Taste of the Tarkine
Artisan food crafted on the edge of the Tarkine wilderness is in big demand the world over, and further evidence that the north-west really is ‘Tasmania’s Pantry’.
The Tarkine is the greatest expanse of temperate rainforest in Australia, full of ancient trees and boasting the world’s purest air and water. But it is also inspiring boutique producers – like the award-winning Hill Farm Preserves and Blue Hills Honey.
Karin Luttmer has an amazing office.
Everyday she creates her beautiful condiments, oils, and preserves on a farm overlooking the Tarkine.
Her company, Hill Farm Preserves, at Sisters Creek, produces premium artisan products: pure and free from preserves; bottled and labelled by hand; created in small batches.
Where possible they are made with the finest Tasmanian ingredients – oils infused with Wild Mountain Pepperberry, wasabi mustards, whisky jams, crab apple jelly and apricot relish.
These are products that have been sold in Japan for the last 15 years, and more recently in South Korea.
“Just this morning we had a tasting with a group from South Korea who are interested in selling and using our products in high-end resorts,” Ms Luttmer said.
“As well as our beautiful creations, the thing they really loved is the story-telling around our place – the beautiful location with rolling green hills sitting right next door to the Tarkine.
“Everything we produce is the essence of where we are.”
One of their most celebrated products is a GM-free canola oil that recently won a Tasmanian Delicious produce award for the second year in a row, and is used by chefs in acclaimed restaurants such as Franklin in Hobart and the Agrarian Kitchen in the Derwent Valley.
The north-west with its thick, rich, red volcanic soil also plays a starring role.
“Everything the home chef, or professional chef, could ever need – from A to Z – is grown right here.”
“The north-west really is Tasmania’s pantry,” Ms Luttmer explains.
Meantime, ten minutes down the road – and tucked away at Mawbanna – you will find Blue Hills Honey.
It was set-up by the Charles family as a hobby farm in 1955 and has grown into one of Tasmania’s leading honey producers and exporters. Apiarist, Robbie Charles and his wife Nicola now run the business.
“The Charles family has been tending bees and making honey for three generations,” Nicola Charles said.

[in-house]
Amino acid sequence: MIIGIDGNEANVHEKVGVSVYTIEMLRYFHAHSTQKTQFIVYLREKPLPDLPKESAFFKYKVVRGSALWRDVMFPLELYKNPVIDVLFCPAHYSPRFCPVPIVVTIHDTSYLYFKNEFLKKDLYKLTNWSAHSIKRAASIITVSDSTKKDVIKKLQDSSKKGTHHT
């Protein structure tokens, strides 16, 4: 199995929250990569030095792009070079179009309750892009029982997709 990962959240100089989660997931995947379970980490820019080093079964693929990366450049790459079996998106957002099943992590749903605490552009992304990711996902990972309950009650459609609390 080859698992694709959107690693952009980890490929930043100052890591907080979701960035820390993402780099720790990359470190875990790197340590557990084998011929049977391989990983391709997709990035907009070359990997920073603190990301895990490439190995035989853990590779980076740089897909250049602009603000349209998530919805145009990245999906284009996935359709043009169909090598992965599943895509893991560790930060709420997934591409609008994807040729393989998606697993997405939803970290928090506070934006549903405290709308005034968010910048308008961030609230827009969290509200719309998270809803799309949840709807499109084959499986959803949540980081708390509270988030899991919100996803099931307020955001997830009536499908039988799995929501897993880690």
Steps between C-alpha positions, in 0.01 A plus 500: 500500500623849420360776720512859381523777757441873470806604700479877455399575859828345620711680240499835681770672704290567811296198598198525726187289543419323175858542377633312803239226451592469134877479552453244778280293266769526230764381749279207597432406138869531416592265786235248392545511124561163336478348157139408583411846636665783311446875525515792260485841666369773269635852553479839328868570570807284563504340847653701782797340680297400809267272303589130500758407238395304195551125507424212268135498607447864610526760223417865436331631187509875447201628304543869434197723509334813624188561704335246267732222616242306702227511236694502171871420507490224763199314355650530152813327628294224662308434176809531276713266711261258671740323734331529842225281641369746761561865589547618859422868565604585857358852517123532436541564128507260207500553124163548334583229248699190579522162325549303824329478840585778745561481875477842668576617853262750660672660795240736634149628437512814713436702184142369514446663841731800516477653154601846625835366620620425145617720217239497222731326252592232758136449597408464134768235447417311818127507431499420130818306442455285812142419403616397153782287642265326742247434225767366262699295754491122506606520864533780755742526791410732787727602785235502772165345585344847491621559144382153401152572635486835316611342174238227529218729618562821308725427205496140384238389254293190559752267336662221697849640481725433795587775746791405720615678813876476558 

“Everyone loves our story; the thought of a product coming from such a beautiful part of the world and crafted by a family of artisans for more than 60 years really grabs attention.”
“There is a lot of tradition that goes into our honey which is all 100 per cent natural.”
That tradition includes sourcing Blue Hills premium honey from the Tarkine.
Hives are placed deep in the wilderness for extended periods, allowing bees to collect nectar from a range of rainforest plants – including the rare leatherwood tree (Eucryphia lucida) which is found only in Tasmania.
Although a variety of honeys are produced at Blue Hills, it is their leatherwood – ‘The King of Honeys’ – that has brought greatest acclaim, and a very prestigious international award.
In 2016 Blue Hills Leatherwood was named as one of the world’s top five food products at the Monde fine food awards in Budapest Hungary, eliciting rave reviews.
“This is the taste of the wilderness, it’s as close as you can get to nature with a honey. It’s a very bold honey, with that familiar aroma and some exotic spices,” Ms Charles explains.
These days the honey business is booming.
Blue Hills has 2000 hives that produce 100 tonnes of honey every day, with 70 per cent of that exported overseas. Hong Kong is their biggest market.
They are also moving into tourism, with a one-million-dollar expansion that includes a visitor centre and cafe.
Showcasing not only Blue Hills artisan honey but also this unique part of the world on the edge of the Tarkine.
“The north-west really is a special place. It is nature at its best. It is produce at its best,” Ms Charles enthuses.
Image courtesy of Hill Farm Preserves
11 July 2018, Edition 196